Yamilet Soto is one of our international volunteers. She is currently serving as a community-based nurse in Huancayo, Peru. After settling into her new home and new role, Yamilet shares her first impressions.


Arriving in Huancayo

I arrived to Huancayo, Peru on Saturday, March 2nd after a seven hour night bus journey from Lima. On arrival to the bus station I was greeted by Jolynn, a fellow CMMB volunteer who would be my roommate and Naty who we teasingly call our adoptive mom. Lucky for me, the bus station was only a five minute walk from the apartment I now call home.

First impressions…

Brick buildings, partial dirt roads, mothers carrying children on their backs in beautiful colorful blankets. Street vendors, honking — a lot of honking. Huancayo is a very busy city and driving can be chaotic and disorganized, though good for a small adrenaline rush.

The following Monday was my first day of work, a chance to get to know the team. I immediately felt so welcomed. It was as if I had known everyone for a while. The team in Huancayo is so caring, loving, and friendly. As volunteers, we’re welcomed as family and are looked after very well.

The week of my arrival was perfect timing as the team was in the middle of doing ‘Antropometria’ — measuring height, weight, and hemoglobin levels of children under three years old and expectant mothers.

A measuring station in La Esperanza, Peru. Children's height, weight and hemoglobin levels are measured

“Peso y Talla” (measuring height, weight and hemoglobin levels) in La Esperanza.

The First 1,000 Days Program

I have joined the Los Primeros 1,000 Dias De Vida (Toward a Healthy First 1,000 Days in Peru), a program focusing on combating Anemia in children under three years of age and expectant mothers. In addition, the program works to improve health and access to healthcare, and to promote healthy habits among community members.

Individual counseling sessions are held for mothers to discuss important topics that answer the following key questions: what is anemia? and what foods are rich in iron? Counseling sessions also cover hand hygiene and exclusive lactation among many other topics.

Iron supplementation is given to treat those with anemia and prophylactically to children as a preventative measure against anemia. Nutritional workshops are held to teach mothers about iron rich foods and how to prepare them. However, the work of CMMB could not be done without the ‘Promotoras’ — volunteer health community workers.

Community Health Workers

The Promotoras are critical to the success of the First 1000 Days program. They encourage children and expectant mothers to join the program by creating trust and establishing relationships within the community. Among their many roles, Promotoras provide supplements to children two times per week, organize days to give individualized counseling sessions, and provide guidance and support to mothers. Their dedication and commitment to the children and community they serve is so admirable.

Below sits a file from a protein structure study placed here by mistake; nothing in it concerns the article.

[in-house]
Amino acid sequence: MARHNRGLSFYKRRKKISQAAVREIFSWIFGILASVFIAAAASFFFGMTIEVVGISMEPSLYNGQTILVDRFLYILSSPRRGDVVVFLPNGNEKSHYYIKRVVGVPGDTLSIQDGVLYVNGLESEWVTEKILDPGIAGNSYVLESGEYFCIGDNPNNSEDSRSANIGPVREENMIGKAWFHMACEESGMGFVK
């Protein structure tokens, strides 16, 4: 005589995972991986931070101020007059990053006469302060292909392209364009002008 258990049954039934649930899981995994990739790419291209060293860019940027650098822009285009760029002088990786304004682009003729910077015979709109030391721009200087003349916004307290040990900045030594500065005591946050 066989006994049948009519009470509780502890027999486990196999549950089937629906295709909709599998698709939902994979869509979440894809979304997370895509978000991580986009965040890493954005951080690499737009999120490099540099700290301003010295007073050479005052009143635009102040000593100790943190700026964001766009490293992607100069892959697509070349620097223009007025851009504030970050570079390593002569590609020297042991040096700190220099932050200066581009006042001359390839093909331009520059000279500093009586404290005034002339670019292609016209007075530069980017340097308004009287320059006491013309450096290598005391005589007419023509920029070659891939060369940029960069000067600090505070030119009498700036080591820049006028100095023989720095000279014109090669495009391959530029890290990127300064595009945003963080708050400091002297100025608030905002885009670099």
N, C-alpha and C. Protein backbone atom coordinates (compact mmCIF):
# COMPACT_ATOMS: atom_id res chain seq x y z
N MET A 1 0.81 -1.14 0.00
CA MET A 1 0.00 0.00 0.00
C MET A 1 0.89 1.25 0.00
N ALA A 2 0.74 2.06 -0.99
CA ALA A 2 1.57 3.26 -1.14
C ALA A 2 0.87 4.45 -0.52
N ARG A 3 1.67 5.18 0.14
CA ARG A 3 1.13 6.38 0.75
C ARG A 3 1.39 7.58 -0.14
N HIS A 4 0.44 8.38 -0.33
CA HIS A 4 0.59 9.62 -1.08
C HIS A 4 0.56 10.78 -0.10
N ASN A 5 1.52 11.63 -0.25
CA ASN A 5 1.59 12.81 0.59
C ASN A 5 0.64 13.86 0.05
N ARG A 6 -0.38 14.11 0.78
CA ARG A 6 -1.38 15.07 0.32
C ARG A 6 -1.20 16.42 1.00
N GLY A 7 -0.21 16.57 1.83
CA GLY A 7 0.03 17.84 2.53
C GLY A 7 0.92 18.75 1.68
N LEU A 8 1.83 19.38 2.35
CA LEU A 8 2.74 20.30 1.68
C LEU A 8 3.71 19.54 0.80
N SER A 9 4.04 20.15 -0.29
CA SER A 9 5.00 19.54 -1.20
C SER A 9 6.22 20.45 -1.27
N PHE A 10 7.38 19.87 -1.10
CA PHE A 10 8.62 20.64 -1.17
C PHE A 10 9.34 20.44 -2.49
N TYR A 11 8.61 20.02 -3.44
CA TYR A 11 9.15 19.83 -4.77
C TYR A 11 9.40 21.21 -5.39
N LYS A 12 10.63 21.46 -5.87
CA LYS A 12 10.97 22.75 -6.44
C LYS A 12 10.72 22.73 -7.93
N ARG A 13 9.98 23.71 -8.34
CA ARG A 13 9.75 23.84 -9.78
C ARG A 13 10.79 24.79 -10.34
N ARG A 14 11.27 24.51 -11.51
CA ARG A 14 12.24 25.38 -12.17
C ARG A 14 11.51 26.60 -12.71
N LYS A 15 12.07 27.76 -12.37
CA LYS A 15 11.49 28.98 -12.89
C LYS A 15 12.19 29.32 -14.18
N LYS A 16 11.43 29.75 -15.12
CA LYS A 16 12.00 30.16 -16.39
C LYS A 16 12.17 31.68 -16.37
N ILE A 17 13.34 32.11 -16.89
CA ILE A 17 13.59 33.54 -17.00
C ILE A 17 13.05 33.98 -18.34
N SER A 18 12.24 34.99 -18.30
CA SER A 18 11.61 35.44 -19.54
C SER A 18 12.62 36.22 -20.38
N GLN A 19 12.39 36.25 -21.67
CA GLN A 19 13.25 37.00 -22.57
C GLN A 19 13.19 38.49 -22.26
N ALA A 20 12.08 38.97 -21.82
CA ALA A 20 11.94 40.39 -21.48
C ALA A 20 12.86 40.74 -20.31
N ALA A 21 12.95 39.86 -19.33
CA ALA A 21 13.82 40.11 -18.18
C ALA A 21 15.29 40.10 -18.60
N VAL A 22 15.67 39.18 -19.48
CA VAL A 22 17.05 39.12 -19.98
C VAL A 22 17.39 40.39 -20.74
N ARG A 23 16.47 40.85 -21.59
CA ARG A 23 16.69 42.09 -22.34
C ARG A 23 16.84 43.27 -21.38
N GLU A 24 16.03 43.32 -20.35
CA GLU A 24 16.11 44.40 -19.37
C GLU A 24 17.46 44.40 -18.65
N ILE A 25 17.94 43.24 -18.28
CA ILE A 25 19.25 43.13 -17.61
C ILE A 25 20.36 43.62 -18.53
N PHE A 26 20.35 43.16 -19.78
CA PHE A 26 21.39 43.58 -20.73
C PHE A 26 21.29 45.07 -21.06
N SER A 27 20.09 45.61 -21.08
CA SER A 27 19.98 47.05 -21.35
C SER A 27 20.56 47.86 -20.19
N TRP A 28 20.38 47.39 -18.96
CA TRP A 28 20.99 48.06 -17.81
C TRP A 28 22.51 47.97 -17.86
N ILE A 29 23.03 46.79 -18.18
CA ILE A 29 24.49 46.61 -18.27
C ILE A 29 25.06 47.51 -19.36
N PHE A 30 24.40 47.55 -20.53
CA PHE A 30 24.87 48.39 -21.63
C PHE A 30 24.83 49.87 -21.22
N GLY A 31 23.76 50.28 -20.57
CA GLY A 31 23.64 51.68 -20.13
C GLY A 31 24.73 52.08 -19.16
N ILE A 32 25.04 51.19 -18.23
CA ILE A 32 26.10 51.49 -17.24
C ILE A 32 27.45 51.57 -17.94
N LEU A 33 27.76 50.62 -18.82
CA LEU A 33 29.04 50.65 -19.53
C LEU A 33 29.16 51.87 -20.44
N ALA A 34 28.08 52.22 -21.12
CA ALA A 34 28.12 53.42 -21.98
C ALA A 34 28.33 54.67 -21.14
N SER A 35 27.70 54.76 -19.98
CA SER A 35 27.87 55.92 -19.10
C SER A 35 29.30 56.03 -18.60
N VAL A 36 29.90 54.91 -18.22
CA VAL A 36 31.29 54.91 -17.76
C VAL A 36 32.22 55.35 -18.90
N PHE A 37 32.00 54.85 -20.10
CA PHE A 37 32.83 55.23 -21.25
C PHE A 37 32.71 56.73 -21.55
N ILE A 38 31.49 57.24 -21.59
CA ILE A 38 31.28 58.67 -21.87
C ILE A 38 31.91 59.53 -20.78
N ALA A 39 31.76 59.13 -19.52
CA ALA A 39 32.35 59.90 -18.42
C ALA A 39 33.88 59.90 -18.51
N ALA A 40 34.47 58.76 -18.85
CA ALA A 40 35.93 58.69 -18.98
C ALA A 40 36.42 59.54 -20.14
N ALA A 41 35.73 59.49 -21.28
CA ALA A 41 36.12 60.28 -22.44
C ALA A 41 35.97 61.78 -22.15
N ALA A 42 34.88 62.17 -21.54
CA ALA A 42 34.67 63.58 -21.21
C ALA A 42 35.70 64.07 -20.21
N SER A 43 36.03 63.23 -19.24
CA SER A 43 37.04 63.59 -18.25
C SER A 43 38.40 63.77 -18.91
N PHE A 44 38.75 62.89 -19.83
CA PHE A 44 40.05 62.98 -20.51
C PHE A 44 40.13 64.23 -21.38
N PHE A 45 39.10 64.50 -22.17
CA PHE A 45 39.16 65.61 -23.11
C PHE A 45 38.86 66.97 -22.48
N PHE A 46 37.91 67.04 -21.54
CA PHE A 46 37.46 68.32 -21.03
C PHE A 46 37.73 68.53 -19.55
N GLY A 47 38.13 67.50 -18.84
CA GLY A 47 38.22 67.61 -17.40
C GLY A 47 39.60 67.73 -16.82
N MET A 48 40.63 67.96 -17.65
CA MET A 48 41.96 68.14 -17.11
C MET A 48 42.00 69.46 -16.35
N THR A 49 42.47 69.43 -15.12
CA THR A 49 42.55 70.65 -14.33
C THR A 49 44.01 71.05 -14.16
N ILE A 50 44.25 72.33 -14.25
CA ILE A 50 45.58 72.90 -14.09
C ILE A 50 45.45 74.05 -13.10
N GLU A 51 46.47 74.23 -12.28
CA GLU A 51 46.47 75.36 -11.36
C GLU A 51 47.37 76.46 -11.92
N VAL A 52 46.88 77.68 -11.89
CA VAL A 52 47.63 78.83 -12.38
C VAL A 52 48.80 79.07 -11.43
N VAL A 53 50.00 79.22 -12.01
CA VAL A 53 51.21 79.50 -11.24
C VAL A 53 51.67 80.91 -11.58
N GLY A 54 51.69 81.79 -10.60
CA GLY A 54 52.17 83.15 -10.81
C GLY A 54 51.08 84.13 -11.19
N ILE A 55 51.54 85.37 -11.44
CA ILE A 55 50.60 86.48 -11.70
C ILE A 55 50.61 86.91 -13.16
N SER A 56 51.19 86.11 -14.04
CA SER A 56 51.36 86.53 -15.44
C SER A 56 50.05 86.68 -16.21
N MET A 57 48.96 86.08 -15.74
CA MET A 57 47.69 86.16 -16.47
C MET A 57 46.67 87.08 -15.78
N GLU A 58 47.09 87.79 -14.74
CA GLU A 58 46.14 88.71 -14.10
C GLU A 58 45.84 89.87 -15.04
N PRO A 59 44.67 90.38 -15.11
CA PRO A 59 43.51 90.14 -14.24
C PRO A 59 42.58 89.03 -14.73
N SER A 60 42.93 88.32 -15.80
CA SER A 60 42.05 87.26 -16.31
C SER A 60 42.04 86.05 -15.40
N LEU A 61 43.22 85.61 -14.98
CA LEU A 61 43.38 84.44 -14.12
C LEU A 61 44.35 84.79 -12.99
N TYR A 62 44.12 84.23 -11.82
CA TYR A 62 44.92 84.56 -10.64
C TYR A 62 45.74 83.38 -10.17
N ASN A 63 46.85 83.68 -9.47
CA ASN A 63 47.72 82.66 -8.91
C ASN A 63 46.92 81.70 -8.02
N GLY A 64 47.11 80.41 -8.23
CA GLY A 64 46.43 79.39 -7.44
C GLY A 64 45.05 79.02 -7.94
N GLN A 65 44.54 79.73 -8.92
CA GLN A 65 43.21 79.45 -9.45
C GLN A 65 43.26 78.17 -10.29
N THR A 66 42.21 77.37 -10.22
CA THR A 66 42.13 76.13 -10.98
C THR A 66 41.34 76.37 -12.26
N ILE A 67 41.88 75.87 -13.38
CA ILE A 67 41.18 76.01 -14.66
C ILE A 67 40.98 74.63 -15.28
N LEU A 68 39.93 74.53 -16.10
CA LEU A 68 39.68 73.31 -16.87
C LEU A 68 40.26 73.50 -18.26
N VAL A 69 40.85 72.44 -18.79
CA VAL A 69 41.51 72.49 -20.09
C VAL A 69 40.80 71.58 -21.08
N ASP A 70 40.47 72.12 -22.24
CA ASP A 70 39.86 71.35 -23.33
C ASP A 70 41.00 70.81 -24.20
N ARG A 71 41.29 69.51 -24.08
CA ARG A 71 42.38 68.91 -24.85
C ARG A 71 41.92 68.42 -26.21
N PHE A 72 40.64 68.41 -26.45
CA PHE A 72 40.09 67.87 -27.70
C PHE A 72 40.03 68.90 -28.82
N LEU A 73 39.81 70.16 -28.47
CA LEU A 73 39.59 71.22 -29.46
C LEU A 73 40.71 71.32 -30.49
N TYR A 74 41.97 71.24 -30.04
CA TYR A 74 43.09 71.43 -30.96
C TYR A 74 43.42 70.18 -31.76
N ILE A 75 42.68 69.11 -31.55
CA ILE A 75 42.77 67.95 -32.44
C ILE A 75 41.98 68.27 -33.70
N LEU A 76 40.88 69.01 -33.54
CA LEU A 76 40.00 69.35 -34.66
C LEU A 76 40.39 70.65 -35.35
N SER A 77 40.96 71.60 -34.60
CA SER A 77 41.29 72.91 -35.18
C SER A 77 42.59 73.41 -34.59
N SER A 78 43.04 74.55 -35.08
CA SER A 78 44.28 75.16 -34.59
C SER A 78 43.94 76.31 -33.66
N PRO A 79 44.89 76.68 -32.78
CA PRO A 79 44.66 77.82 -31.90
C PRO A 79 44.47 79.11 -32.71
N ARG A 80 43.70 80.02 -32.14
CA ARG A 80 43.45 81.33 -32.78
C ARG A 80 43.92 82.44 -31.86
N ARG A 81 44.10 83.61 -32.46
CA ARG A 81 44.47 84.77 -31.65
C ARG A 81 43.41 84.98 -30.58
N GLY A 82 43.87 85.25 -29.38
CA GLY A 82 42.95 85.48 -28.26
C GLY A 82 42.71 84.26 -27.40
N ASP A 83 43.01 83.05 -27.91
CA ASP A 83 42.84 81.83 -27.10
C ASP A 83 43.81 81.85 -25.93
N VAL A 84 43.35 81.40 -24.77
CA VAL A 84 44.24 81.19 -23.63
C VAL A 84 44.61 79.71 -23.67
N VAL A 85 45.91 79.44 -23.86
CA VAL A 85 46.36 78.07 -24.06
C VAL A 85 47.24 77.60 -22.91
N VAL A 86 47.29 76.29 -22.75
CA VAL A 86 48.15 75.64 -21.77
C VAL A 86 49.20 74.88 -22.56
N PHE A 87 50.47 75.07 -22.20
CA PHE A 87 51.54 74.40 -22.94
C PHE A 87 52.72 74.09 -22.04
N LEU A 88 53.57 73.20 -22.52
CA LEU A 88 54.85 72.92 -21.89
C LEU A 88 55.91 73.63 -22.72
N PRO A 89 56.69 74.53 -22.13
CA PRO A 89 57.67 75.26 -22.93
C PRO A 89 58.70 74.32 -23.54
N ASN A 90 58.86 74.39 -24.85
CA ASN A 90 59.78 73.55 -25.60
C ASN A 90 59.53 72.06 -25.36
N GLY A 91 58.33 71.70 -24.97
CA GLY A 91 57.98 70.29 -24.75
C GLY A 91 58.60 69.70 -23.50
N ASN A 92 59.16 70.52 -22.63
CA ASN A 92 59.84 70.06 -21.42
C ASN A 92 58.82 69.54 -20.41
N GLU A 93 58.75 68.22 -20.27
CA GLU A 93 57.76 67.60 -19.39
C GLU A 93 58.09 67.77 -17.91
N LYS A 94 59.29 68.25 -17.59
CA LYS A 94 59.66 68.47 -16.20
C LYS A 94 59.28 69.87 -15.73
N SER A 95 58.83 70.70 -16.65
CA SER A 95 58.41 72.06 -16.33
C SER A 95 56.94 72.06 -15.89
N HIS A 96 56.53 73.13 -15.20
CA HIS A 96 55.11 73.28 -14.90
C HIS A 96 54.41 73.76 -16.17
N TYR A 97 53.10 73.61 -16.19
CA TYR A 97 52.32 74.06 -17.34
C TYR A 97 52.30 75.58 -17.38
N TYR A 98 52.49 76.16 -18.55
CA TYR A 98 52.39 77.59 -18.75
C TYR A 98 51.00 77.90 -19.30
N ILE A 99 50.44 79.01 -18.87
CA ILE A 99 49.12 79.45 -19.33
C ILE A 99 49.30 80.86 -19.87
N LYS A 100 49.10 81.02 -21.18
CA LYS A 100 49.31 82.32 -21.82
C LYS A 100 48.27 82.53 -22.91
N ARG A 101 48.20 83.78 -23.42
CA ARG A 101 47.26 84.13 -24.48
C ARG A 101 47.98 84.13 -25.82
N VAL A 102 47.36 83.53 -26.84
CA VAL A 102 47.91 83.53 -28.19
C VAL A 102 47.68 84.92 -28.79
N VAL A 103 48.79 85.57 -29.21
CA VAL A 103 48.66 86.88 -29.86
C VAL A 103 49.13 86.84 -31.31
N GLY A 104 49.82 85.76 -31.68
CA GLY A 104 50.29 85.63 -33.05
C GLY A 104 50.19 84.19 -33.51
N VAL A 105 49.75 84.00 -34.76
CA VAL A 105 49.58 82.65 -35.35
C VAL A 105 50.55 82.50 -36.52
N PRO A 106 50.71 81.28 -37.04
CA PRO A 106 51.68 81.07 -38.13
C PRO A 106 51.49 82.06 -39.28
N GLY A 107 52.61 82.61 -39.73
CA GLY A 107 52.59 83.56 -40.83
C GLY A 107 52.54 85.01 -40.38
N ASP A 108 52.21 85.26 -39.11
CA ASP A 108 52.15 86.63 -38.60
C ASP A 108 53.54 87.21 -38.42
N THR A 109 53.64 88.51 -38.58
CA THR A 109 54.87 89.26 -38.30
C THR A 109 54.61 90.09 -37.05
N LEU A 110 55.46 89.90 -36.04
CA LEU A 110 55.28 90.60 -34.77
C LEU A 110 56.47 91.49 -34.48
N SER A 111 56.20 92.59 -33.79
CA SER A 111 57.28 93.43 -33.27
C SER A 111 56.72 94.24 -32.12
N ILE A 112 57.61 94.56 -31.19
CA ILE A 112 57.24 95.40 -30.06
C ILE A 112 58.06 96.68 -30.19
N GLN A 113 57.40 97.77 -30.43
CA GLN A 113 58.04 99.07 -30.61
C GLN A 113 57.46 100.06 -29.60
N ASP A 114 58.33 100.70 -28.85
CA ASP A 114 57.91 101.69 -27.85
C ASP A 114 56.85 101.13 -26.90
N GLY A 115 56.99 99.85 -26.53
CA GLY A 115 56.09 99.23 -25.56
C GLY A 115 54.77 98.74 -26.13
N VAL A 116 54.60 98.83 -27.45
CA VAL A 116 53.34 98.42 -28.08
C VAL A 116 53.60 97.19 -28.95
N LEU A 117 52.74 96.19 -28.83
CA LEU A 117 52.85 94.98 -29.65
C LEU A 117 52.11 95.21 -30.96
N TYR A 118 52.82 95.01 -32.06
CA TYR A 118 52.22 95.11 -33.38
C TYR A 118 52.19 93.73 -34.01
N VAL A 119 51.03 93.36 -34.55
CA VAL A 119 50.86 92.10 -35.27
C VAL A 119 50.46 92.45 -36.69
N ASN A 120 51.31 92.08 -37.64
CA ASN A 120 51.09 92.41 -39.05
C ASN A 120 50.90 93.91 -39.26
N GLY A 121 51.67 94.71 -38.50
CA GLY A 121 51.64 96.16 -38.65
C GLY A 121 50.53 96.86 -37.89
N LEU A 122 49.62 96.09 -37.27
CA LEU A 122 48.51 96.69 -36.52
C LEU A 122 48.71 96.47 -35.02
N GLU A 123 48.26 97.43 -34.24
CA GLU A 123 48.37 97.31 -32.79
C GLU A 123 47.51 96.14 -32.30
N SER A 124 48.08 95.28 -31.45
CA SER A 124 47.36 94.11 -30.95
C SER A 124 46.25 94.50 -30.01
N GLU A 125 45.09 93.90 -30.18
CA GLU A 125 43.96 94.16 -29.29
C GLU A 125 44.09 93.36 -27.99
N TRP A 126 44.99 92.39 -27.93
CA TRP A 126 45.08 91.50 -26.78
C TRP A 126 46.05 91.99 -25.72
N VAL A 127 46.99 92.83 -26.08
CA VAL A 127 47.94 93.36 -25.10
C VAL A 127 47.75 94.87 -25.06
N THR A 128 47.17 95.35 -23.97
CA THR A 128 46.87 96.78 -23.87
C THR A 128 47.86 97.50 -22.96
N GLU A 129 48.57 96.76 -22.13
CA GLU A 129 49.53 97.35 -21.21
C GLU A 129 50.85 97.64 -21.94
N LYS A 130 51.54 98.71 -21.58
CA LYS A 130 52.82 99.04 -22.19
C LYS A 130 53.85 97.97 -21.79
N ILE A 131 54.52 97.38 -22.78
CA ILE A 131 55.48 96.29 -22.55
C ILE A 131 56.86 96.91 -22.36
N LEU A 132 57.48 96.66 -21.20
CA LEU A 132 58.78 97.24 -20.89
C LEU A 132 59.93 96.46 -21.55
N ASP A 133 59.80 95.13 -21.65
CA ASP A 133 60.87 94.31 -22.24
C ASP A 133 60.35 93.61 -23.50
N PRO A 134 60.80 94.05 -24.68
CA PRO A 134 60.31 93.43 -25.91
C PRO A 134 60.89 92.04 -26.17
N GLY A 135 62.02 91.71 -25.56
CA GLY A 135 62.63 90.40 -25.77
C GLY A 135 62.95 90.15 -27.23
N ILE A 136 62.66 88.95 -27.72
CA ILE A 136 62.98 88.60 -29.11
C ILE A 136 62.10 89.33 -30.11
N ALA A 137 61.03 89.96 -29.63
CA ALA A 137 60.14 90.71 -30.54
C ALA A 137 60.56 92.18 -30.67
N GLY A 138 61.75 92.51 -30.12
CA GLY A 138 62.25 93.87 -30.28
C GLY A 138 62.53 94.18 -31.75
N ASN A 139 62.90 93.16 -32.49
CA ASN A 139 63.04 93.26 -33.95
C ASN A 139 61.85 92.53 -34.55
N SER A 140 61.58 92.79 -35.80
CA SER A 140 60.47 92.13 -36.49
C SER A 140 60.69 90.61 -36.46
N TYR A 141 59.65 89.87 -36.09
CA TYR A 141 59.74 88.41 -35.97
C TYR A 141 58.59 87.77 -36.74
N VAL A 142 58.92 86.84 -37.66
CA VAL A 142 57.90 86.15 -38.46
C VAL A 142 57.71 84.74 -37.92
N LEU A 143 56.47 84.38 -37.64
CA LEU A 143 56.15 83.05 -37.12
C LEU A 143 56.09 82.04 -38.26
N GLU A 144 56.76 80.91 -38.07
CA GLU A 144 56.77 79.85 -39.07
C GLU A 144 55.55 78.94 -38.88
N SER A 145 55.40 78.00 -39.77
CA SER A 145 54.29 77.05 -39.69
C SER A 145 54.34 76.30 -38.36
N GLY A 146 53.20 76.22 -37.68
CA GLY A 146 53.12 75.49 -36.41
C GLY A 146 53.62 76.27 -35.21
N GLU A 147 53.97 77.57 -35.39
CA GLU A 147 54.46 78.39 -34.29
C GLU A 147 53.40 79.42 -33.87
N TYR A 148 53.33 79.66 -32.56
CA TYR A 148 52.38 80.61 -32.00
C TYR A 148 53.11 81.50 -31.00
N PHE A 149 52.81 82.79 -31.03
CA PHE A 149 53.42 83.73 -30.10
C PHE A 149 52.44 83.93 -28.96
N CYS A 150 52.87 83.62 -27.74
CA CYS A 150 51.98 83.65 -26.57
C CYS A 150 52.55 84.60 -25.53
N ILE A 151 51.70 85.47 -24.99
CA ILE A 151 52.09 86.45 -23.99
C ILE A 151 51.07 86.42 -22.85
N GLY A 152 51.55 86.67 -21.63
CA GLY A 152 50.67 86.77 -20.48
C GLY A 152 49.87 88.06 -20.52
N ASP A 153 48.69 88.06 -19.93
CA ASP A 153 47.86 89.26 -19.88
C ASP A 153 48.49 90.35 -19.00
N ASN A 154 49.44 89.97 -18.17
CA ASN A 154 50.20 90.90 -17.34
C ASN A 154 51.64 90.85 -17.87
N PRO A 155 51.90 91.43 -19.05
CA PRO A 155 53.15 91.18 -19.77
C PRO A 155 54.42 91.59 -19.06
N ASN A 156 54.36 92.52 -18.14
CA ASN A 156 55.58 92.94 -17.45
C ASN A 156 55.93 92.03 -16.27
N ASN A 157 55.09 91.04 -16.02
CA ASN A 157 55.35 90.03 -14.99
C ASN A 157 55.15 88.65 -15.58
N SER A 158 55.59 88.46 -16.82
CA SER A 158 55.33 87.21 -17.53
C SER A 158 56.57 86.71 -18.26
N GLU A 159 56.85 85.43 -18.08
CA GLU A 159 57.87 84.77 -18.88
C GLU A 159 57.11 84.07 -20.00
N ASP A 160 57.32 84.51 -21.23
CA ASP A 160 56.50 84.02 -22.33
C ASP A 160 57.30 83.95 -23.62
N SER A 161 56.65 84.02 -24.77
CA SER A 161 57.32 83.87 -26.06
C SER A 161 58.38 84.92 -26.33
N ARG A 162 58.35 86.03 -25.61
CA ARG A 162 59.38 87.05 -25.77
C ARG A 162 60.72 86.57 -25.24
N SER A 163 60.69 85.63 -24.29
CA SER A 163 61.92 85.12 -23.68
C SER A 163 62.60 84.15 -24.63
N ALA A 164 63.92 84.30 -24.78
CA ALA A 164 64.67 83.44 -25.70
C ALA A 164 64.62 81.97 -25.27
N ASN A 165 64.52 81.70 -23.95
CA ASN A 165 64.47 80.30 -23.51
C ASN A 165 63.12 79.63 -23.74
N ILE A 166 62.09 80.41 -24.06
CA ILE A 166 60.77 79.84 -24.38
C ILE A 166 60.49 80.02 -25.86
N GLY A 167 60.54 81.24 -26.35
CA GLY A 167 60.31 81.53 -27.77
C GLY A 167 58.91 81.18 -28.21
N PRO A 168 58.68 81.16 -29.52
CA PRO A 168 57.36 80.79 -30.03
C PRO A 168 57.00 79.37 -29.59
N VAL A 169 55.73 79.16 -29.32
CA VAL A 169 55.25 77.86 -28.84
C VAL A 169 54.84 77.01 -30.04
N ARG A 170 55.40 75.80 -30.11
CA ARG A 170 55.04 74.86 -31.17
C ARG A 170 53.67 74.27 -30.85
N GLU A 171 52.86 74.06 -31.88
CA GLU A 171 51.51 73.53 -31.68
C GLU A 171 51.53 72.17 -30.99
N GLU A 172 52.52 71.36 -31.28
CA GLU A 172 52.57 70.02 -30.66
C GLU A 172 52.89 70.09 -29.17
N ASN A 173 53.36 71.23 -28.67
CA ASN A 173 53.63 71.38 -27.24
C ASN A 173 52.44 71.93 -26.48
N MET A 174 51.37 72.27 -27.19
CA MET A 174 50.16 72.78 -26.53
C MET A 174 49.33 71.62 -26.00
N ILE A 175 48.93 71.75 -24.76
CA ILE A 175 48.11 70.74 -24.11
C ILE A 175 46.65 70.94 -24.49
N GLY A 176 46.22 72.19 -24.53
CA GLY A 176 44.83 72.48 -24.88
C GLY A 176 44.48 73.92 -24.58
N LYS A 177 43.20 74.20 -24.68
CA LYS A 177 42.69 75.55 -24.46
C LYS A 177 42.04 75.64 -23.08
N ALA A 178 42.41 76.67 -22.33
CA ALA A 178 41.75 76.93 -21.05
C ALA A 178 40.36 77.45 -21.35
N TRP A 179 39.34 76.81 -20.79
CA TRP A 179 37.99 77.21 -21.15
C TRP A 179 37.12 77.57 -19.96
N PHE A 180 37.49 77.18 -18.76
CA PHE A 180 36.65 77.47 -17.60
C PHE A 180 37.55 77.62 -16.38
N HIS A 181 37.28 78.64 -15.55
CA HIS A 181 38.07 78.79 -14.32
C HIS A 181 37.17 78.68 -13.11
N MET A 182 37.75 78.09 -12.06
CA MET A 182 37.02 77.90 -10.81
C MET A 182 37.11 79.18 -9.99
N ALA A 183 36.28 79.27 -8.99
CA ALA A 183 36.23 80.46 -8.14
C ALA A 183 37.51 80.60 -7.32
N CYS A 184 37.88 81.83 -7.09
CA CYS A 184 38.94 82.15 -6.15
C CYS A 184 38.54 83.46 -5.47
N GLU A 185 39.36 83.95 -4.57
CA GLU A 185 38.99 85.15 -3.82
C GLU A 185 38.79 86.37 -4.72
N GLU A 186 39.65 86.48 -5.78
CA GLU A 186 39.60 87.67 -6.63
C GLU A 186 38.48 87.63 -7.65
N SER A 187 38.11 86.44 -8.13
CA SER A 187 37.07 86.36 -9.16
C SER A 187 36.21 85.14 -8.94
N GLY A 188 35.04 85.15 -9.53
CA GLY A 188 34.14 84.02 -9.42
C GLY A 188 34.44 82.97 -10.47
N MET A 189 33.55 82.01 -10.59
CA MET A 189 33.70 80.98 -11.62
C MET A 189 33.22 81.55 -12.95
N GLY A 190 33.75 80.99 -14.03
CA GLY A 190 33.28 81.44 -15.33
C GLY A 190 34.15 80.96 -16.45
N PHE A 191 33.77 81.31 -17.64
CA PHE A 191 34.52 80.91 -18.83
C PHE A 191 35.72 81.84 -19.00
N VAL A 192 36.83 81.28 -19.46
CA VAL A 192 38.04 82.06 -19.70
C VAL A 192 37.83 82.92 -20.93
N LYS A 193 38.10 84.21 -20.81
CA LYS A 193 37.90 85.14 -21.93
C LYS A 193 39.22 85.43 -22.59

Promotoras are volunteers and do not receive or expect an income for their work. They give up time that could be spent with their families to help those around them without expectations.  They are trustees and advocates for their community and women come to them for advice and guidance when their children are sick.

A community health promoter during iron supplementation in La Esperanza

Zocima, CMMB Community Health Promoter during iron supplementation in La Esperanza.

Promotora Marizol, a community health promoter, a cmmb nurse and a mother with her baby learning about vaccines and their importance

Promotora Marizol, a community health promoter, Maritza CMMB nurse, and a mother with her month-old baby receiving ‘consejeria’ (counseling) about vaccines and their importance in La Esperanza.

La Esperanza

The region I have been assigned to work in is La Esperanza. The nurse in charge of this sector is Maritza, a dedicated and compassionate nurse with a gentle and soothing voice. She can ease any worry or concern mothers may have.

Many homes in La Esperanza are built on mountain hills, lacking infrastructure and adequate access to clean water. Some families have access to water for half a day while others may only have water for two hours of the day. Some families’ access to water is limited to three times a week for short periods of time. For others, the only water accessible comes from rain water or the river — water which has likely been exposed to contamination, parasites, garbage, and animal excrement.

Water is so vital for everyday life, not only for consuming. It’s critical for washing our hands and for food preparation to prevent illnesses, for cooking, cleaning, and personal hygiene. Lack of access to water makes life extremely difficult. Many of these community members have migrated from smaller towns or, “La Selva” (the jungle) in search of opportunities and a better life in “The City.”

Huancayo is a beautiful city with a town-like feel. It is the home of kind and giving people, delicious food, life, culture, and lots of cute children! I am excited for what Huancayo is yet to teach me and to see what the rest of my time here holds, with hopes to see improvements and an impact in the lives of the families we work with.

CMMB volunteer Yamilet encouraging a child to eat an iron supplement

Myself trying to convince a kiddo to try the “Sangrecita” (blood) Mousse, a yummy mousse that tastes like chocolate and is super rich in iron.

Children at a nutritional workshop in La Esperanza

Kiddos during our Nutritional Workshop in La Esperanza. This day they tried Sangrecita Mousse, spaghetti with chicken liver, bread made with spleen (all iron rich sources) and of course their citrus beverage to help absorb it all!

 

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